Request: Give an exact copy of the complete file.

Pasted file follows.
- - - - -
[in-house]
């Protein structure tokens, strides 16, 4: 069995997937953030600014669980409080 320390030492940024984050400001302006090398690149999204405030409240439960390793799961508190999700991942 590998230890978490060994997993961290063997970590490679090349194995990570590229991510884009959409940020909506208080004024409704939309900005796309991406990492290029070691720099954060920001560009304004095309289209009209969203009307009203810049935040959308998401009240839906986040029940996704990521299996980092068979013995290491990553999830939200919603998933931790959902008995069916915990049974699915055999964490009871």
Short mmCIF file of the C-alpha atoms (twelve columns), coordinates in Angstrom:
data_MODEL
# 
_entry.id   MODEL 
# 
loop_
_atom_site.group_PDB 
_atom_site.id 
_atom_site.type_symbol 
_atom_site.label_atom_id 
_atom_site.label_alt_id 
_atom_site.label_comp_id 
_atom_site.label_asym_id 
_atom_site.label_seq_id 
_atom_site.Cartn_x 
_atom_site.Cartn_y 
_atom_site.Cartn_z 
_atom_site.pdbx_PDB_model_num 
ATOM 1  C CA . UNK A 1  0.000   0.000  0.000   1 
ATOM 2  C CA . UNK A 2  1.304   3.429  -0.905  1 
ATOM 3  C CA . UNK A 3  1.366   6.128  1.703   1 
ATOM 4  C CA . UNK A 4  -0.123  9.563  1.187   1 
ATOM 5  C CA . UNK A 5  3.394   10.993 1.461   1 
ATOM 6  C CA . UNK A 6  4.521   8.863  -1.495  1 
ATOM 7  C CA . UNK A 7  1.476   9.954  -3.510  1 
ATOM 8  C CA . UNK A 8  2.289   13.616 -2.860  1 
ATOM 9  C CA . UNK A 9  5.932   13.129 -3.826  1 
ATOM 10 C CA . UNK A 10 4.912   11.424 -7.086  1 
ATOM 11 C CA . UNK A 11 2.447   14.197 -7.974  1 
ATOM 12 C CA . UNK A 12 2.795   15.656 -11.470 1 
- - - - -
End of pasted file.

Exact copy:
[in-house]
């Protein structure tokens, strides 16, 4: 069995997937953030600014669980409080 320390030492940024984050400001302006090398690149999204405030409240439960390793799961508190999700991942 590998230890978490060994997993961290063997970590490679090349194995990570590229991510884009959409940020909506208080004024409704939309900005796309991406990492290029070691720099954060920001560009304004095309289209009209969203009307009203810049935040959308998401009240839906986040029940996704990521299996980092068979013995290491990553999830939200919603998933931790959902008995069916915990049974699915055999964490009871």
Short mmCIF file of the C-alpha atoms (twelve columns), coordinates in Angstrom:
data_MODEL
# 
_entry.id   MODEL 
# 
loop_
_atom_site.group_PDB 
_atom_site.id 
_atom_site.type_symbol 
_atom_site.label_atom_id 
_atom_site.label_alt_id 
_atom_site.label_comp_id 
_atom_site.label_asym_id 
_atom_site.label_seq_id 
_atom_site.Cartn_x 
_atom_site.Cartn_y 
_atom_site.Cartn_z 
_atom_site.pdbx_PDB_model_num 
ATOM 1  C CA . UNK A 1  0.000   0.000  0.000   1 
ATOM 2  C CA . UNK A 2  1.304   3.429  -0.905  1 
ATOM 3  C CA . UNK A 3  1.366   6.128  1.703   1 
ATOM 4  C CA . UNK A 4  -0.123  9.563  1.187   1 
ATOM 5  C CA . UNK A 5  3.394   10.993 1.461   1 
ATOM 6  C CA . UNK A 6  4.521   8.863  -1.495  1 
ATOM 7  C CA . UNK A 7  1.476   9.954  -3.510  1 
ATOM 8  C CA . UNK A 8  2.289   13.616 -2.860  1 
ATOM 9  C CA . UNK A 9  5.932   13.129 -3.826  1 
ATOM 10 C CA . UNK A 10 4.912   11.424 -7.086  1 
ATOM 11 C CA . UNK A 11 2.447   14.197 -7.974  1 
ATOM 12 C CA . UNK A 12 2.795   15.656 -11.470 1 